Hints from the Health Department. Leaflet from the archive of the Society of Medical Officers of Health. Credit: Wellcome Collection, London
[Report of the Medical Officer of Health for London County Council]
The second case gave negative cultures from one tonsil, a fair number of K.L.B. in the
other, whilst the adenoids gave an almost pure heavy growth of K.L.B. This although striking
is the only occasion upon which the adenoids from a carrier have been cultured.
One case was a persistent carrier for six weeks at the end of which time a brother was
removed to hospital with diphtheria. As home conditions made it impossible to keep the child
isolated he was notified and sent to the carrier unit at the North-Eastern hospital.
The only case not recorded in the above list was the best case since the clinic commenced.
He was not placed in the above list as he was a dental surgeon who had recently qualified at
Guy's and was not really eligible for the clinic. On his first attendance at the end of February,
he was greatly worried as his wife and two patients had recently contracted diphtheria—both the
latter with an interval of four days after the extraction of teeth. On his next attendance a
few days later he brought the more convincing evidence that two further cases, whose teeth
he had extracted a day or two before his first visit here, had developed diphtheria. In each
case the interval was again four days. After enquiry he said there had been no other case of
diphtheria in the neighbourhood except for one man, another of his patients, who contracted
diphtheria about three weeks after extraction of teeth. He had a cleft palate with a history of
infected nasal infection and chronic catarrh. Three sets of swabs from right tonsil, left tonsil,
right nostril and left nostril showed K.L.B. only in the left nostril and not in large numbers.
A virulence test was positive. It was thought likely that the left antrum was the chief focus.
With intensive local treatment including the use of Dimol snuff three negative sets of swabs
were obtained by the end of the month. As nothing has been heard from him since discharge,
it is presumed that no further infection has occurred.
It is of interest that (i) the case gives almost conclusive evidence of repeated infection
within a few days ; (ii) 5 out of the 6 cases had only one contact with the carrier so that the
interval could be accurately assessed. In 4 out of the 5 the interval and presumptive incubation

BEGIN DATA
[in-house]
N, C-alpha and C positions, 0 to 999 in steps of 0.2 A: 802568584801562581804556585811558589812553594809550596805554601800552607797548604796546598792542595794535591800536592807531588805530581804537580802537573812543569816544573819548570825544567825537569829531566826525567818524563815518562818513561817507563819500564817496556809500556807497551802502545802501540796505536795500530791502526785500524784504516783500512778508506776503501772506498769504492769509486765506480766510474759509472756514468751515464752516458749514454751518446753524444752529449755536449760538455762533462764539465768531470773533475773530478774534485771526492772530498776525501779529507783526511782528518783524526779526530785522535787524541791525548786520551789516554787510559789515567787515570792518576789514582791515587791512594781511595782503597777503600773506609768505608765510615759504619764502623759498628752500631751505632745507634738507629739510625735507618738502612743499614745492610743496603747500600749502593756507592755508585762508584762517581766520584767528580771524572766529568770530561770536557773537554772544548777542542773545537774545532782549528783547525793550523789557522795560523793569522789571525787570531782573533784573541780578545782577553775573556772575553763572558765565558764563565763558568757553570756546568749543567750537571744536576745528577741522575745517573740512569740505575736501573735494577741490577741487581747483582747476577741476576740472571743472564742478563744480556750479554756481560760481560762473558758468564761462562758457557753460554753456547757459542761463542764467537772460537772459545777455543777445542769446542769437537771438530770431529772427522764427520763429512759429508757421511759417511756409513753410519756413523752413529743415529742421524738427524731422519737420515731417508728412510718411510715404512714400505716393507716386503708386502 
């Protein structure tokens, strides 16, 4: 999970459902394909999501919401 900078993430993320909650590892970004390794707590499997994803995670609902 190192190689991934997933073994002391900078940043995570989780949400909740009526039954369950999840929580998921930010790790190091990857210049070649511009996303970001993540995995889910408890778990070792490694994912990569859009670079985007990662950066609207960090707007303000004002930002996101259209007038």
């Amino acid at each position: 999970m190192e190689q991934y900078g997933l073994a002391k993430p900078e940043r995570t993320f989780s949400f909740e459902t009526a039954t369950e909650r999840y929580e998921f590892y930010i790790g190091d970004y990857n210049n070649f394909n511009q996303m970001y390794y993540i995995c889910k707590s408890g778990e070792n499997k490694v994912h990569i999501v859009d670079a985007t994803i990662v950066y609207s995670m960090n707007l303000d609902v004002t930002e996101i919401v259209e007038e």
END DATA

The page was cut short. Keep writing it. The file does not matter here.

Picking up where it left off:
period was four days. These 4 cases were all children, the 5th being an old man.
Generalised Schick-testing and immunisation are awaited to end this clinic.
Dr. A. B. Porteous, who is in charge of the clinic at St. Mary's hospital, has
submitted the following report:—
During the year, 36 cases were referred to St. Mary's hospital diphtheria carrier clinic,
compared with 22 in the previous year. Of these, 2 were adults and the remainder were children
in ages ranging from 14 months to 14 years.
17 cases were consistently negative.
6 „ gave suspicious organisms in throat only.
9 „ „ „ „ „ nose only.
2 „ „ „ „ „ both nose and throat.
1 „ „ „ ,, ,, ear only.
1 „ „ „ „ „ nose, throat and ear.
Virulence tests were carried out in 10 cases, and 5 were positive. Vaccines were used in
7 cases, and 3 were referred to the throat department for tonsillectomy and other treatment.
The case which was under treatment longest during the year lasted 13 weeks. Two cases were
returned patients who had previously been discharged as negative from fever hospitals.
Facilities for Schick-testing and immunisation against diphtheria were provided
in three more metropolitan boroughs during the year, making a total of 18 boroughs
in which this work is now carried out at the infant welfare or special centres, or by
special arrangement with medical practitioners.
The Council has assisted in propaganda in connection with this work by
authorising the use of the school organisation for the distribution of leaflets issued
by the Borough Councils.
A reference to the Schick-testing and active immunisation against diphtheria
of children in the Council's residential schools and homes appears at the end of this
section of the report.
Although the incidence of scarlet fever did not reach epidemic proportions,
the number of cases reported from the schools was high throughout the year ; and
234 special visits were paid to 191 school departments by assistant medical officers.
In 24 schools the children were kept under observation by the school nursing staff
for various periods. In the course of the special investigations 28,387 children
were examined, and 405 excluded from school owing to suspicious conditions of
the throat, nose or ears, or skin—but only 8 cases were notified as suffering from
scarlet fever at the time of visit.